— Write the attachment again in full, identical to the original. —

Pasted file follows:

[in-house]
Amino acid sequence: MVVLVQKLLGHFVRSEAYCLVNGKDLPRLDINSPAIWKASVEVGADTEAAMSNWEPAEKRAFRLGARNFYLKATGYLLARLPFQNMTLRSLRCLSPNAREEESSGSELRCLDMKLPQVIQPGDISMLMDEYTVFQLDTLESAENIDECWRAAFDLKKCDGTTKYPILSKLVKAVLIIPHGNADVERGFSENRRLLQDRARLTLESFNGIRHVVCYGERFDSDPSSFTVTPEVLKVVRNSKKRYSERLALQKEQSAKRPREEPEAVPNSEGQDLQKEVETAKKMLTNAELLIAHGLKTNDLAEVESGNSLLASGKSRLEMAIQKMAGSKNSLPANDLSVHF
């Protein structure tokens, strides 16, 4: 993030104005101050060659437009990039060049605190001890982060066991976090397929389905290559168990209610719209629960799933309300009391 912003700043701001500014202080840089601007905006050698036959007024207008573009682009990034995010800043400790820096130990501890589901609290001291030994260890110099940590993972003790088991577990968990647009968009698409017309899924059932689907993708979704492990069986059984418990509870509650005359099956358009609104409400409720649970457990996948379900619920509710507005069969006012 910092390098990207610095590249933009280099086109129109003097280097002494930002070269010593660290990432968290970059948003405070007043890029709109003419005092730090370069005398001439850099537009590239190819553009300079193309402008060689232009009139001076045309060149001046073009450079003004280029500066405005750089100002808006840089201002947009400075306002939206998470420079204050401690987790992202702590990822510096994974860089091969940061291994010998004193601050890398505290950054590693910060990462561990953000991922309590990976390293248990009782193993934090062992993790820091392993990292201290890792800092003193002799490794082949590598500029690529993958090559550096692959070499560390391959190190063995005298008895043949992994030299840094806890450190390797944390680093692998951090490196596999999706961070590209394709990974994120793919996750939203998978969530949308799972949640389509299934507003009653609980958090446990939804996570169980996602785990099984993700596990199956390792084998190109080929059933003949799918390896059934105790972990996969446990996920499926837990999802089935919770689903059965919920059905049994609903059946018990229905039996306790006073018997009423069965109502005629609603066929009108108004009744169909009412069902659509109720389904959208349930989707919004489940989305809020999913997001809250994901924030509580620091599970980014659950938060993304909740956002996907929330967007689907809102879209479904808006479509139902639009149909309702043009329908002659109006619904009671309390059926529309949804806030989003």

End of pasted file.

[in-house]
Amino acid sequence: MVVLVQKLLGHFVRSEAYCLVNGKDLPRLDINSPAIWKASVEVGADTEAAMSNWEPAEKRAFRLGARNFYLKATGYLLARLPFQNMTLRSLRCLSPNAREEESSGSELRCLDMKLPQVIQPGDISMLMDEYTVFQLDTLESAENIDECWRAAFDLKKCDGTTKYPILSKLVKAVLIIPHGNADVERGFSENRRLLQDRARLTLESFNGIRHVVCYGERFDSDPSSFTVTPEVLKVVRNSKKRYSERLALQKEQSAKRPREEPEAVPNSEGQDLQKEVETAKKMLTNAELLIAHGLKTNDLAEVESGNSLLASGKSRLEMAIQKMAGSKNSLPANDLSVHF
């Protein structure tokens, strides 16, 4: 993030104005101050060659437009990039060049605190001890982060066991976090397929389905290559168990209610719209629960799933309300009391 912003700043701001500014202080840089601007905006050698036959007024207008573009682009990034995010800043400790820096130990501890589901609290001291030994260890110099940590993972003790088991577990968990647009968009698409017309899924059932689907993708979704492990069986059984418990509870509650005359099956358009609104409400409720649970457990996948379900619920509710507005069969006012 910092390098990207610095590249933009280099086109129109003097280097002494930002070269010593660290990432968290970059948003405070007043890029709109003419005092730090370069005398001439850099537009590239190819553009300079193309402008060689232009009139001076045309060149001046073009450079003004280029500066405005750089100002808006840089201002947009400075306002939206998470420079204050401690987790992202702590990822510096994974860089091969940061291994010998004193601050890398505290950054590693910060990462561990953000991922309590990976390293248990009782193993934090062992993790820091392993990292201290890792800092003193002799490794082949590598500029690529993958090559550096692959070499560390391959190190063995005298008895043949992994030299840094806890450190390797944390680093692998951090490196596999999706961070590209394709990974994120793919996750939203998978969530949308799972949640389509299934507003009653609980958090446990939804996570169980996602785990099984993700596990199956390792084998190109080929059933003949799918390896059934105790972990996969446990996920499926837990999802089935919770689903059965919920059905049994609903059946018990229905039996306790006073018997009423069965109502005629609603066929009108108004009744169909009412069902659509109720389904959208349930989707919004489940989305809020999913997001809250994901924030509580620091599970980014659950938060993304909740956002996907929330967007689907809102879209479904808006479509139902639009149909309702043009329908002659109006619904009671309390059926529309949804806030989003």